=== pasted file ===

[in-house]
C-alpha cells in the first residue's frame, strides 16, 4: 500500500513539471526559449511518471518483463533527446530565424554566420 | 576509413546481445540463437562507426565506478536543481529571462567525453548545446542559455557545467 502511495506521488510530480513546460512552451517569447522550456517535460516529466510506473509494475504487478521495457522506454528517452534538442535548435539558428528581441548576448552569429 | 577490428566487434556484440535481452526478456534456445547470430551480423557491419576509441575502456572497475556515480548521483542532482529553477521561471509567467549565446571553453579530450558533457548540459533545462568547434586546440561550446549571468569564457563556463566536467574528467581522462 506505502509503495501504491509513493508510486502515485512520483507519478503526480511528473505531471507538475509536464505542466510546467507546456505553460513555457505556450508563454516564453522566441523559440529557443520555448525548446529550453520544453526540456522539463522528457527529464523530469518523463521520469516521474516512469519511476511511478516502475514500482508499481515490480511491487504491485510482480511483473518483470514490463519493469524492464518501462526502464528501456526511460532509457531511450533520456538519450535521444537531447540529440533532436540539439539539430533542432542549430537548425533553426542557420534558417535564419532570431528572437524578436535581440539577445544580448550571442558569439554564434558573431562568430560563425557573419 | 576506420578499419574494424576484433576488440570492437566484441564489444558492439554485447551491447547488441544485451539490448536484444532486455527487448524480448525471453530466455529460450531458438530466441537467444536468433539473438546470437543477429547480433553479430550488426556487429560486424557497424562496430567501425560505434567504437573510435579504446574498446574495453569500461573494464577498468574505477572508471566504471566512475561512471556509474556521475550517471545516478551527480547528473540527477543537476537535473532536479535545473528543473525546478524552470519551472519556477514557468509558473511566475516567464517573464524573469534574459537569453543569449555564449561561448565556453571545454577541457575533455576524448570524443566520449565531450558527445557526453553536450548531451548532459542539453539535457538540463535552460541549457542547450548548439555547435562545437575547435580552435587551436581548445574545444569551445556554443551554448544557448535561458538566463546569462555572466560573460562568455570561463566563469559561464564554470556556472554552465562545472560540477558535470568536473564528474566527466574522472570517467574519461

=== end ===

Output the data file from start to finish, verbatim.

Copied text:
[in-house]
C-alpha cells in the first residue's frame, strides 16, 4: 500500500513539471526559449511518471518483463533527446530565424554566420 | 576509413546481445540463437562507426565506478536543481529571462567525453548545446542559455557545467 502511495506521488510530480513546460512552451517569447522550456517535460516529466510506473509494475504487478521495457522506454528517452534538442535548435539558428528581441548576448552569429 | 577490428566487434556484440535481452526478456534456445547470430551480423557491419576509441575502456572497475556515480548521483542532482529553477521561471509567467549565446571553453579530450558533457548540459533545462568547434586546440561550446549571468569564457563556463566536467574528467581522462 506505502509503495501504491509513493508510486502515485512520483507519478503526480511528473505531471507538475509536464505542466510546467507546456505553460513555457505556450508563454516564453522566441523559440529557443520555448525548446529550453520544453526540456522539463522528457527529464523530469518523463521520469516521474516512469519511476511511478516502475514500482508499481515490480511491487504491485510482480511483473518483470514490463519493469524492464518501462526502464528501456526511460532509457531511450533520456538519450535521444537531447540529440533532436540539439539539430533542432542549430537548425533553426542557420534558417535564419532570431528572437524578436535581440539577445544580448550571442558569439554564434558573431562568430560563425557573419 | 576506420578499419574494424576484433576488440570492437566484441564489444558492439554485447551491447547488441544485451539490448536484444532486455527487448524480448525471453530466455529460450531458438530466441537467444536468433539473438546470437543477429547480433553479430550488426556487429560486424557497424562496430567501425560505434567504437573510435579504446574498446574495453569500461573494464577498468574505477572508471566504471566512475561512471556509474556521475550517471545516478551527480547528473540527477543537476537535473532536479535545473528543473525546478524552470519551472519556477514557468509558473511566475516567464517573464524573469534574459537569453543569449555564449561561448565556453571545454577541457575533455576524448570524443566520449565531450558527445557526453553536450548531451548532459542539453539535457538540463535552460541549457542547450548548439555547435562545437575547435580552435587551436581548445574545444569551445556554443551554448544557448535561458538566463546569462555572466560573460562568455570561463566563469559561464564554470556556472554552465562545472560540477558535470568536473564528474566527466574522472570517467574519461